Moose lack upper front teeth, but have eight sharp incisors on the lower jaw. They also have a tough tongue, lips and gums, which aid in eating woody vegetation. A moose’s upper lip is very sensitive, to help distinguish between fresh shoots and harder twigs. A moose’s diet often depends on its location, but they seem to prefer the new growths from deciduous trees with a high sugar content, such as white birch.

Moose also eat aquatic plants, including lilies and pondweed. (We could sure use a few of them on Webber Pond). Moose are excellent swimmers and are known to wade into water to eat aquatic plants. This trait serves a second purpose in cooling down the moose on summer days and ridding itself of black flies. Moose are thus attracted to marshes and river banks during warmer months as both provide suitable vegetation to eat and as a way to wet themselves down. Moose avoid areas with little or no snow as this increases the risk of predation by wolves and avoid areas with deep snow, as this impairs mobility.

So, moose are a vital commodity to Maine, and we must do what is necessary to preserve them, and continue to harvest them responsibly.

Can anyone answer this question? If you have a legal moose hunting permit, you are on your way to the hunt, and you collide with a moose and kill it – and you survive – does that count as your moose, or can you continue to the hunting zone and claim a second moose?

Roland’s trivia question of the week:

When was the last time the New England Patriots lost three games in a row?

Answer can be found here.

SCORES & OUTDOORS: Lady bug, lady bug, fly away home…

Roland D. Halleeby Roland D. Hallee

That is the beginning of the popular child’s rhyme about lady bugs. But I’m getting ahead of myself.

Many years ago, when our kids were growing up, we did a lot of camping in our popup camper. Every year, after the campgrounds closed, usually on Columbus Day weekend, we would take our “last picnic of the year.”

Last week, our daughter called and wanted to do that again. It was a little strange request seeing that she is 48 years old. Maybe it was the anticipation of the empty nest syndrome seeing that her youngest child is a senior at Waterville High School, and will be leaving after the school year to pursue her education.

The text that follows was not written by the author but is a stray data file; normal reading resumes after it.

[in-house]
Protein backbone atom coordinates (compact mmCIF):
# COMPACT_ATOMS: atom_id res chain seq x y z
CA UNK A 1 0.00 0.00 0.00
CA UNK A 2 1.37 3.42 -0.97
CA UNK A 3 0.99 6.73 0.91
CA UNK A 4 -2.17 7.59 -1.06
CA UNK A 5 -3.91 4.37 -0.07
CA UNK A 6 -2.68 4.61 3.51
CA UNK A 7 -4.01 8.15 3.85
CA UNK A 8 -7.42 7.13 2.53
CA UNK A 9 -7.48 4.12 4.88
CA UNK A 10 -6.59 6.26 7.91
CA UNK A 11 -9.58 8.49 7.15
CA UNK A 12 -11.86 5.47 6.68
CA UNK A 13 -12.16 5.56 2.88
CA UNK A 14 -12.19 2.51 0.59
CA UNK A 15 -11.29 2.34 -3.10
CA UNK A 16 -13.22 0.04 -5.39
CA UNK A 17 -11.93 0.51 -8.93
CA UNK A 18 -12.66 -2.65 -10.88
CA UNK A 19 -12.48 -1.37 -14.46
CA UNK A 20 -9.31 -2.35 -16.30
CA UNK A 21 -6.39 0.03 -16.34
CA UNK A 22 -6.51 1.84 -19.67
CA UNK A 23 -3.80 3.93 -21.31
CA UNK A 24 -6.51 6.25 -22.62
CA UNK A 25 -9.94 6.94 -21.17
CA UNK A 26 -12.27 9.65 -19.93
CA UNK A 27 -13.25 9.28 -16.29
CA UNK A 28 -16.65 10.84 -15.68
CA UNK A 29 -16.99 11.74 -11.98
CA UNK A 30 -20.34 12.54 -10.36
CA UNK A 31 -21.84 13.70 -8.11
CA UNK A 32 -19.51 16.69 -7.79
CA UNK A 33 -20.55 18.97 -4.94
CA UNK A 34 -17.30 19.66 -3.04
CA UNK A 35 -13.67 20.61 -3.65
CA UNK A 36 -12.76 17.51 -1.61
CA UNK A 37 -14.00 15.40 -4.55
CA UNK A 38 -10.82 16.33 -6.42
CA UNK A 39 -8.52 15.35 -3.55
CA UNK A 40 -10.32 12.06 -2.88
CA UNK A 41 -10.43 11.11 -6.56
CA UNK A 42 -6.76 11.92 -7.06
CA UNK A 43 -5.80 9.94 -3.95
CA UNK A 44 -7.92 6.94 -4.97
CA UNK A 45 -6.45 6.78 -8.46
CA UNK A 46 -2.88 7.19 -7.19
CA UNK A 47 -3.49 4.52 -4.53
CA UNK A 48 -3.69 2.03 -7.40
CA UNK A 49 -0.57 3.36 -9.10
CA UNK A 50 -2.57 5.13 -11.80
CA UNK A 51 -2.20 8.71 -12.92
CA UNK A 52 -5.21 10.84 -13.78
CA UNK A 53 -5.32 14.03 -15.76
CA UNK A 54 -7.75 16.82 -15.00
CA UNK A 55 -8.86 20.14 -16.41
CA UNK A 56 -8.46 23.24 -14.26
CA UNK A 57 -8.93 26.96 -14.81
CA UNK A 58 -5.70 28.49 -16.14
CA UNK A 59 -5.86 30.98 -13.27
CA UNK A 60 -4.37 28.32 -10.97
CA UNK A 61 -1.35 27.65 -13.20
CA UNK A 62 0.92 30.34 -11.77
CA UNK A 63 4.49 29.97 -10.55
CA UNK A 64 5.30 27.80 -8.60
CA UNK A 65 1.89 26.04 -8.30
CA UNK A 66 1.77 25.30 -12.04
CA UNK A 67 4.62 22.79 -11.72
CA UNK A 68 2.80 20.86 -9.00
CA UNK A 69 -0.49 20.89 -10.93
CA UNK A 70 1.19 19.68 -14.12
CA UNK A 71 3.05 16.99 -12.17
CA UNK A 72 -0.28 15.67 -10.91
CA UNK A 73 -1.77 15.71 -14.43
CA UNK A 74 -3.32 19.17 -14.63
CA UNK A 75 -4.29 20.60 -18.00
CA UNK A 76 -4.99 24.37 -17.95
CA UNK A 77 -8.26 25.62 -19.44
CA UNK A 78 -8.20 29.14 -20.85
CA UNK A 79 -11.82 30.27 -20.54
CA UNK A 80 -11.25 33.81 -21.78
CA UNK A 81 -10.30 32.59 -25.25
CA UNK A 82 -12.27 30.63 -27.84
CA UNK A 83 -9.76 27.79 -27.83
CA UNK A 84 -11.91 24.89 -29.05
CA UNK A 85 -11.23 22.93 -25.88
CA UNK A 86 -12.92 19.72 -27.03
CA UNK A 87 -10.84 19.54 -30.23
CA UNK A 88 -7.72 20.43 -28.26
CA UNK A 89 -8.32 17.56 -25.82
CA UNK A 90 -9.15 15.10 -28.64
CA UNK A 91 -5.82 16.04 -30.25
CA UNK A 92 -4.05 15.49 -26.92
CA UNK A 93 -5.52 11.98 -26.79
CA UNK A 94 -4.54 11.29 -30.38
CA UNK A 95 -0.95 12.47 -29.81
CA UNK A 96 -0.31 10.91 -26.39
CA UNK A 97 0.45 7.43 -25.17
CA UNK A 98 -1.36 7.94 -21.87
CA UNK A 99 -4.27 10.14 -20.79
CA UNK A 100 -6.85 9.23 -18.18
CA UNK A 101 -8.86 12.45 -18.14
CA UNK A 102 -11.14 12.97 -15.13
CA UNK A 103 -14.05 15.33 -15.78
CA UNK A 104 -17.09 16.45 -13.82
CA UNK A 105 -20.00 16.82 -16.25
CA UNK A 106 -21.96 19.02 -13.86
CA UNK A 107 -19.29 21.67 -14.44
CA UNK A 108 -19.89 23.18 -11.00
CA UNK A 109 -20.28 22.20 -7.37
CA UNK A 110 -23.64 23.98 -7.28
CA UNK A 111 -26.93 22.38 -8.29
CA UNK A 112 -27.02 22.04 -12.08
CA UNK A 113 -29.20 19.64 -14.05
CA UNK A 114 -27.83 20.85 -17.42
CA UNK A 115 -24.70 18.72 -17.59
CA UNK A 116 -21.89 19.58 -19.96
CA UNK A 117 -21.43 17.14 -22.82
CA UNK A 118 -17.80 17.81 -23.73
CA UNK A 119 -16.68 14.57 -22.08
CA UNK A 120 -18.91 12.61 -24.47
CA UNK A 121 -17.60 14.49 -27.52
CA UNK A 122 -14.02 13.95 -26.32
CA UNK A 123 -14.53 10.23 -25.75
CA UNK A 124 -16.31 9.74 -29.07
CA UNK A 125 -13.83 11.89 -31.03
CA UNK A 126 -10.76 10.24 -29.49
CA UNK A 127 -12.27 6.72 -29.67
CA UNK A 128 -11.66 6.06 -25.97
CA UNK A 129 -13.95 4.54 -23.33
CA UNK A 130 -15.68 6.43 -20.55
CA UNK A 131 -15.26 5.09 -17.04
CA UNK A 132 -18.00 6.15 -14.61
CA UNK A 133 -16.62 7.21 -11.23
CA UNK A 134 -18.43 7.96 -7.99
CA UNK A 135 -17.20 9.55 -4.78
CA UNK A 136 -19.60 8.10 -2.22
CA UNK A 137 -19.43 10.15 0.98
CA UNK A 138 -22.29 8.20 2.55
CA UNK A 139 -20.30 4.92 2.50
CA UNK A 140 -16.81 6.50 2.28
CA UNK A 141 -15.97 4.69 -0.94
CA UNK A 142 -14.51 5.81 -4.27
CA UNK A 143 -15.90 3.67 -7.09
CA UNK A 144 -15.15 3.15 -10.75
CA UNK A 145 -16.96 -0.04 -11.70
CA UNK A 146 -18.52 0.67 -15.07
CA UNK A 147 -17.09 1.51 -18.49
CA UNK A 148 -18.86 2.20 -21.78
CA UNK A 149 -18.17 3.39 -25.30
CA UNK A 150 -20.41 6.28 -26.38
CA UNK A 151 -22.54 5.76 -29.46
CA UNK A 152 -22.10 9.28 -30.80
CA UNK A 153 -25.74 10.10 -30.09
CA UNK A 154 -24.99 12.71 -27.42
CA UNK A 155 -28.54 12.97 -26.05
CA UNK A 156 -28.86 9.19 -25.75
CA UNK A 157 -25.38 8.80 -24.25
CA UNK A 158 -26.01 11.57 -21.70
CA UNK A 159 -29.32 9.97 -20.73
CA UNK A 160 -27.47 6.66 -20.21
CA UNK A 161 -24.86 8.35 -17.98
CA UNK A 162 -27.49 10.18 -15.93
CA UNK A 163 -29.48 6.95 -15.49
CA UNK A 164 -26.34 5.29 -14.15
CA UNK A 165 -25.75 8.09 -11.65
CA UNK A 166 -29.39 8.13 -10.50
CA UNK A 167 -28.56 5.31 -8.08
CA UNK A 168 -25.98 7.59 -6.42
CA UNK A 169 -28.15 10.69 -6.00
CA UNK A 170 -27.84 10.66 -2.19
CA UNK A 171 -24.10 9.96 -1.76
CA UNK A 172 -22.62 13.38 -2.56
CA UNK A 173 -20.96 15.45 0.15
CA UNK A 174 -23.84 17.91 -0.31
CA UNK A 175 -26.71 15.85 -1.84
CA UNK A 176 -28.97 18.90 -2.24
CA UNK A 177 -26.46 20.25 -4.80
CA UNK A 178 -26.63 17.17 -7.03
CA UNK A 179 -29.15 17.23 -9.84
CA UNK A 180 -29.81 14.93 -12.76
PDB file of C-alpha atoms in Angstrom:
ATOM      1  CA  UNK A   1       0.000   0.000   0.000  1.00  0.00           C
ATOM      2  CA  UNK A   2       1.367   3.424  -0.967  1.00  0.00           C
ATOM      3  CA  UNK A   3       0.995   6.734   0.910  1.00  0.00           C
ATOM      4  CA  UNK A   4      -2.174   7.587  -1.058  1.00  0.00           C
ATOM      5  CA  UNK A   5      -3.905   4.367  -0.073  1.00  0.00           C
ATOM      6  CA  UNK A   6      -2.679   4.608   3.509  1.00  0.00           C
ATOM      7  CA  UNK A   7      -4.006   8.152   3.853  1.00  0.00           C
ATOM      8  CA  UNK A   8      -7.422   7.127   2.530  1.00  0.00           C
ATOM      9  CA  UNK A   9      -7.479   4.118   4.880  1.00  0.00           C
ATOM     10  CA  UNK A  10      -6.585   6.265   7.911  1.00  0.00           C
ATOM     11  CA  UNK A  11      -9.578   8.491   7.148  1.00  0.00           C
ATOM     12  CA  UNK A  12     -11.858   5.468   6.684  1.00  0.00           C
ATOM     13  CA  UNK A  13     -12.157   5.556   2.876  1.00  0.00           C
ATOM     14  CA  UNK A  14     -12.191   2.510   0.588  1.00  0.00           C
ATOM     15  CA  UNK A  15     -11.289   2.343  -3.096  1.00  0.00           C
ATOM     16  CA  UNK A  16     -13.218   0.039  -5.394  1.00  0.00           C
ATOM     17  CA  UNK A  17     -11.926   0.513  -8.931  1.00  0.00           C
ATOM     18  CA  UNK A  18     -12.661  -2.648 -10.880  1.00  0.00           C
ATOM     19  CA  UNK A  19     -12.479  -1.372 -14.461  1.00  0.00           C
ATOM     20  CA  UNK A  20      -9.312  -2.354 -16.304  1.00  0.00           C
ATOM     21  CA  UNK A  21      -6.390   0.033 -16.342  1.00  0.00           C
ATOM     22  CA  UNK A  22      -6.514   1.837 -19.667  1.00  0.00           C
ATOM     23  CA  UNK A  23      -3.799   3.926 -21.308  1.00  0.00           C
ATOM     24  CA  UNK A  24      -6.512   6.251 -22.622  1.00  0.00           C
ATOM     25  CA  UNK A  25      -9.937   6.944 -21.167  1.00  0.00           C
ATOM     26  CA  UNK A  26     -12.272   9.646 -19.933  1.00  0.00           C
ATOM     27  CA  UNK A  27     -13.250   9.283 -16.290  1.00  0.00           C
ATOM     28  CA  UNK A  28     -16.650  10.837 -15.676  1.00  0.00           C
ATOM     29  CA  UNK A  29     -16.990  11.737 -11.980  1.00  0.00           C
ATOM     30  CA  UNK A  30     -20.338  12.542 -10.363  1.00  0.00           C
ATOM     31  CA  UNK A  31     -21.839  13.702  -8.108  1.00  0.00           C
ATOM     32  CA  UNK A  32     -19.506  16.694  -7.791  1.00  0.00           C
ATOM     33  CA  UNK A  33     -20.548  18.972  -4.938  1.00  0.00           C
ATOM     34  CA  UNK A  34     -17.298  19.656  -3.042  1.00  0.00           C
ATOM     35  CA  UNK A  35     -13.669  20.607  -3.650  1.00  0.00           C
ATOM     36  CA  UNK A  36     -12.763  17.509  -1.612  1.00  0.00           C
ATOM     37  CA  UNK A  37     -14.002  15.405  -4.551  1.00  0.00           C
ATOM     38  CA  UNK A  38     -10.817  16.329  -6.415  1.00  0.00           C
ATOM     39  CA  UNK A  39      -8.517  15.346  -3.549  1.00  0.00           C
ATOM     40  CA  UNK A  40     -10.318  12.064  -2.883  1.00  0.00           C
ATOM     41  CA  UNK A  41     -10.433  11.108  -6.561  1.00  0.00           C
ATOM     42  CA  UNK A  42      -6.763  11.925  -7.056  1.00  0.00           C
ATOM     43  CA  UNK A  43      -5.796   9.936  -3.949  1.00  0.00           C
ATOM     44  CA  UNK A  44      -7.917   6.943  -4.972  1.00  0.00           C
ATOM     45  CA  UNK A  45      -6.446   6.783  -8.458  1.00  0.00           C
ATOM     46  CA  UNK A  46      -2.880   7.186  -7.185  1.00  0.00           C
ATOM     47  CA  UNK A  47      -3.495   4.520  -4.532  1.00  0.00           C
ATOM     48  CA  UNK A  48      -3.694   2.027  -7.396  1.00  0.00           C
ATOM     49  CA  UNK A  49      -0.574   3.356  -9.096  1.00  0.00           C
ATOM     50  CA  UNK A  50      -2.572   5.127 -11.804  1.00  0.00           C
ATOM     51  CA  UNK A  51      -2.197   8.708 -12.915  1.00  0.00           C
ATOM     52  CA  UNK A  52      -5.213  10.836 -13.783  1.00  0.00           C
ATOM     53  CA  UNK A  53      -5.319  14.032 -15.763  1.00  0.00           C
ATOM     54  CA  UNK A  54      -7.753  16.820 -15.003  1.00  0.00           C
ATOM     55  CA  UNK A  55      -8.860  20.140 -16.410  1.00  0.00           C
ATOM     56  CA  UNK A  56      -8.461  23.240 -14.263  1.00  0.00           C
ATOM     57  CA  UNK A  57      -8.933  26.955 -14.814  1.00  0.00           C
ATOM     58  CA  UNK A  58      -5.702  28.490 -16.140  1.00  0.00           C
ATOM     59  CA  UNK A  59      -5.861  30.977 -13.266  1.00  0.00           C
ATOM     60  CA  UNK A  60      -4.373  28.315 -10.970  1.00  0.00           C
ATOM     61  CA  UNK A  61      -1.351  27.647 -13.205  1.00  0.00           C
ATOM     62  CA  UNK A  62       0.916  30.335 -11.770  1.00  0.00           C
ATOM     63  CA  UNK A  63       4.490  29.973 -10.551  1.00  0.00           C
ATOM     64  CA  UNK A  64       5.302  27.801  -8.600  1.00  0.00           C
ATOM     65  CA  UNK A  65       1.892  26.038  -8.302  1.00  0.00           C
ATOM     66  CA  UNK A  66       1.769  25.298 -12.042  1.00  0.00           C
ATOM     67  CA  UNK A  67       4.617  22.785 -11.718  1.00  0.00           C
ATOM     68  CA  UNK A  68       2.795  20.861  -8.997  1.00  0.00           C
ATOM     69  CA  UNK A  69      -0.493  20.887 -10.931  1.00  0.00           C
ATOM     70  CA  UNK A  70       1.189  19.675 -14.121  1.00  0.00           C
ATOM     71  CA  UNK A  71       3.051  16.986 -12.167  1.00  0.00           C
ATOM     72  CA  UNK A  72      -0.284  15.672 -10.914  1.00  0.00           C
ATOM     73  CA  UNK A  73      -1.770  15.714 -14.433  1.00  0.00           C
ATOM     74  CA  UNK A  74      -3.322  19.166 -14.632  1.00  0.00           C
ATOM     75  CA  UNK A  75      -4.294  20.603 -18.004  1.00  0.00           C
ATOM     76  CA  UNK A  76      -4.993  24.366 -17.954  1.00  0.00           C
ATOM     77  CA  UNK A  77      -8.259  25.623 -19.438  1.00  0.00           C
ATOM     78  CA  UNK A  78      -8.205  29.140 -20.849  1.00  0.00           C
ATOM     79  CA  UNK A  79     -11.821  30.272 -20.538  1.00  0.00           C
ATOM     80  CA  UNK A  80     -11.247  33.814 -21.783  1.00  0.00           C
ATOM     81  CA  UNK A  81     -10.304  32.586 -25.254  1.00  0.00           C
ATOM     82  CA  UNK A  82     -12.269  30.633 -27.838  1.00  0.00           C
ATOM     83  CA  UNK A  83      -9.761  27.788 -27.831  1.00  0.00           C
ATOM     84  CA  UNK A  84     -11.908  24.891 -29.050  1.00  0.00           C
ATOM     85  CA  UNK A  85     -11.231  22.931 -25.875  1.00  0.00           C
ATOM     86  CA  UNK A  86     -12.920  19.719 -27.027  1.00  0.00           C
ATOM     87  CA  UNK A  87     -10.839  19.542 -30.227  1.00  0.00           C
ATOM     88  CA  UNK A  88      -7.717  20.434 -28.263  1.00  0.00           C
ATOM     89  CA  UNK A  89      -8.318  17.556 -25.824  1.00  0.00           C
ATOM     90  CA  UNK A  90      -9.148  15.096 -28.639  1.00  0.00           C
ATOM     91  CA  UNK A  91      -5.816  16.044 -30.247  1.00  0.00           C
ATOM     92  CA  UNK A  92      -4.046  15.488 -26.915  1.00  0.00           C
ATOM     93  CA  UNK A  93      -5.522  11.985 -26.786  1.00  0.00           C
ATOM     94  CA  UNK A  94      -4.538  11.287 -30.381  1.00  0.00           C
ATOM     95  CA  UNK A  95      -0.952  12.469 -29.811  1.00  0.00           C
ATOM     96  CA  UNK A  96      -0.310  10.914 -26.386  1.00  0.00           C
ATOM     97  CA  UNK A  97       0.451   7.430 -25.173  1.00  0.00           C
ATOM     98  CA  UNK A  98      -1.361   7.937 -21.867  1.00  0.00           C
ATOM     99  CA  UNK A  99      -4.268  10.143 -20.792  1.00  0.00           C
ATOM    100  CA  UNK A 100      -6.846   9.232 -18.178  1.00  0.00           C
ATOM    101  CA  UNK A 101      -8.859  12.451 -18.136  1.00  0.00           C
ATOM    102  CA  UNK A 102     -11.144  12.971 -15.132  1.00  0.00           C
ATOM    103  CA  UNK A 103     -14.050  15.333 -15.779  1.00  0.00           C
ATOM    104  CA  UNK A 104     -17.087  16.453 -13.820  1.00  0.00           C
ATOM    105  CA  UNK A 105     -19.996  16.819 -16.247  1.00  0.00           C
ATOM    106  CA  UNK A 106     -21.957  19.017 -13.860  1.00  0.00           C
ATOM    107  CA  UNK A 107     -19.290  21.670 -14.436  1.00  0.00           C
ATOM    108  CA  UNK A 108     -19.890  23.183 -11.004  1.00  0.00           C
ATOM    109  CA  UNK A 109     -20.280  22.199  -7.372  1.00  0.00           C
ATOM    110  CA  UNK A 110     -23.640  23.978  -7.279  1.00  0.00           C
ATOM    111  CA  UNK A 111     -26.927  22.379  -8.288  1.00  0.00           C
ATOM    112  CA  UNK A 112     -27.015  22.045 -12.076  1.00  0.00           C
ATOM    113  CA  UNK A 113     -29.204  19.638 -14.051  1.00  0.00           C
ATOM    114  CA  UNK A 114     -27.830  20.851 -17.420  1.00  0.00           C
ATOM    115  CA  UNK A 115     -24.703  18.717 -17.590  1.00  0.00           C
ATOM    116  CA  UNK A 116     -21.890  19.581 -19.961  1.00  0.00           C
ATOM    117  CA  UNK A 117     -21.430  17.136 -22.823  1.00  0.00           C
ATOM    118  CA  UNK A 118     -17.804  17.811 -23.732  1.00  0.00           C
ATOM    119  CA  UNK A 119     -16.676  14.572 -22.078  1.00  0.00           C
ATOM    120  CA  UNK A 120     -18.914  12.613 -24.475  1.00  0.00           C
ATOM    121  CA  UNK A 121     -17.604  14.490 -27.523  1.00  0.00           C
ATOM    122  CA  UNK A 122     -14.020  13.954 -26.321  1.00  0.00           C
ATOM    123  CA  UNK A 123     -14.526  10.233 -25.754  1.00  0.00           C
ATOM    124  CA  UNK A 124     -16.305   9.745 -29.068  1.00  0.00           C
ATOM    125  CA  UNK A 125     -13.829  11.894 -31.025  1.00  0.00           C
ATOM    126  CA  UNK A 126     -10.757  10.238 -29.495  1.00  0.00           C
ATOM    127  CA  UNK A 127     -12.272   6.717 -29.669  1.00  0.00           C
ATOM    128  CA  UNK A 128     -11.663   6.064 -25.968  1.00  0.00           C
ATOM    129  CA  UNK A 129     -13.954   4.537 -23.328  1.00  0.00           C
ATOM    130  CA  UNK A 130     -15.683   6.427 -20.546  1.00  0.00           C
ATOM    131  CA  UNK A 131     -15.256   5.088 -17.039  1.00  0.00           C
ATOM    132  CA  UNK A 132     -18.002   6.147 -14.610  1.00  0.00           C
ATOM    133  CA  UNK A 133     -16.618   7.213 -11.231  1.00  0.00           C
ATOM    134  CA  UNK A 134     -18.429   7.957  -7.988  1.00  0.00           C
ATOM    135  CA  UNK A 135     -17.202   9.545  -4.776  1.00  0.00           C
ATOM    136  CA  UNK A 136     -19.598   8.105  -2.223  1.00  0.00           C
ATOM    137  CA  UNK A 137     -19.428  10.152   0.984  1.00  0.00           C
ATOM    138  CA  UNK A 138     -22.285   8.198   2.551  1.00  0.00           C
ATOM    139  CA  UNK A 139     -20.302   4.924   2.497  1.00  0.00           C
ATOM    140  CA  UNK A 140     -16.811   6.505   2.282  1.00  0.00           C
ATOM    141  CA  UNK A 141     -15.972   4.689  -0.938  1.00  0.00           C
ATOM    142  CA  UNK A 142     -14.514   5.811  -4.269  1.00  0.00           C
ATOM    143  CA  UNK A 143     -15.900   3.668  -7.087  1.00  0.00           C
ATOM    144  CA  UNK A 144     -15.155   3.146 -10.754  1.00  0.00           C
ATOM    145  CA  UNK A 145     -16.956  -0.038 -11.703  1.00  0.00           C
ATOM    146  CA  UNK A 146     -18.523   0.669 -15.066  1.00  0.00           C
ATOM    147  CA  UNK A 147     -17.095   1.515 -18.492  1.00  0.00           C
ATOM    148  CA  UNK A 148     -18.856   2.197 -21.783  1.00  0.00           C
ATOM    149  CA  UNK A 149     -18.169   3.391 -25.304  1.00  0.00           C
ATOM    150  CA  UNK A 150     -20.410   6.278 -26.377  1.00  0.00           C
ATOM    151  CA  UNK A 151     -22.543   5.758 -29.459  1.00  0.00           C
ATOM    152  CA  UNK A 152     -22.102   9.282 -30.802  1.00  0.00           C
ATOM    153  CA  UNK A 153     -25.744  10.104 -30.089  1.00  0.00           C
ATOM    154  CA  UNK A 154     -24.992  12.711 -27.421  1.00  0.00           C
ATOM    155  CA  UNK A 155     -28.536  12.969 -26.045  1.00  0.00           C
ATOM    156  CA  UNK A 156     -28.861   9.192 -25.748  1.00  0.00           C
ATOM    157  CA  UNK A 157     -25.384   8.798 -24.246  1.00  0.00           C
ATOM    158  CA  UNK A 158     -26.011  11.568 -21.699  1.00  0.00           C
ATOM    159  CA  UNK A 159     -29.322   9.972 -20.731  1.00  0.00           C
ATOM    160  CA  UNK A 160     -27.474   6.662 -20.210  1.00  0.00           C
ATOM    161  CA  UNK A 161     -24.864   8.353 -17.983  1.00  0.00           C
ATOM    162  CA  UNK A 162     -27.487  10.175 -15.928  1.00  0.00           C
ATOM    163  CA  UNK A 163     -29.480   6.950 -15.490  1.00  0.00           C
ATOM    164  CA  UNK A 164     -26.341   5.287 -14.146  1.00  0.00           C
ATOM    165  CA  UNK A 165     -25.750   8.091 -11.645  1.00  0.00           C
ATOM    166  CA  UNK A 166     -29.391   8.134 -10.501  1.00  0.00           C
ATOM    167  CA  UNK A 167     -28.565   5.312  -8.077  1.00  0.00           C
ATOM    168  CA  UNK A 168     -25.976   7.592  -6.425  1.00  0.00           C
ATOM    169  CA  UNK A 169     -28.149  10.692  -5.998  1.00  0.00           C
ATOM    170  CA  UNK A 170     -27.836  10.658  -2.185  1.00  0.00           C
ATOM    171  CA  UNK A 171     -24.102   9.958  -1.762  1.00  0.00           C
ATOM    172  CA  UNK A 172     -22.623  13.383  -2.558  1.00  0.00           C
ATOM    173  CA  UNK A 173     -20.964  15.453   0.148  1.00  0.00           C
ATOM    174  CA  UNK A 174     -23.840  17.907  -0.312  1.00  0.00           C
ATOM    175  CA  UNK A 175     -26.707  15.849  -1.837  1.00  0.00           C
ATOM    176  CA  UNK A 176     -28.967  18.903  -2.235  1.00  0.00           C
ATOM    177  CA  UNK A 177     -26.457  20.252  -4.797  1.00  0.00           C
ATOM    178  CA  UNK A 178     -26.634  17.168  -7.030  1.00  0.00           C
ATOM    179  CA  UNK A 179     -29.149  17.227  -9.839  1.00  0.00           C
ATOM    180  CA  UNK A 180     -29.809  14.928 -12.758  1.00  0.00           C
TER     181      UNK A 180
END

So, my wife and I agreed. It was just a matter of where we would go with limited time on our hands. We decided on Blueberry Hill, in Mt. Vermon. From there, we could have our picnic, and take in the brilliant foliage from that vantage point. Looking east, you can see Great Pond and Long Pond, along with miles and miles of colorful fall leaves.

While there, we were infested with lady bugs. They were swarming around us, landing everywhere on us. As we tried to flick them off more would come. As we were leaving, they also were inside the car.

We finally decided to go to Lemieux’ Orchard, in North Vassalboro. My wife wanted to make an apple pie for our trip to Vermont this coming weekend, and some homemade apple sauce.

While there, the lady bugs made their appearance. They were everywhere, also. I ran into an old friend and we began talking. He also commented on the lady bugs.

The family is commonly known as lady bugs in North America, and ladybirds in Britain. Entomologists prefer the name ladybird beetles as these insects are not classified as true bugs.

The majority are generally considered useful insects, because many species prey on herbivorous insects such as aphids or scale insects, which are agricultural pests. The lady bug, or ladybirds, are only minor agricultural pests, eating the leaves of grain, potatoes, beans and various other crops, but their numbers can increase explosively in years when their natural enemies, such as parasitoid wasps that attack their eggs, are few. In such situations, they can do major crop damage. They occur in practically all the major crop-producing regions of temperate and tropical countries.

The lady bugs usually begin to appear indoors in the autumn when they leave their summer feeding sites in fields, forests and yards, and search out places to spend the winter. Typically, when temperatures warm to the mid-60s F, in the late afternoon, following a period of cooler weather, they will swarm onto or into buildings illuminated by the sun. Swarms fly to buildings in September through November depending on location and weather conditions. Homes or other buildings near fields or woods are particularly prone to infestation.

A common myth, totally unfounded, is that the number of spots on the insect’s back indicates its age. In fact, the underlying pattern and coloration are determined by the species and genetics of the beetle, and develop as the insect matures. In some species its appearance is fixed by the time it emerges from its pupa, though in most it may take some days for the color of the adult beetle to mature and stabilize.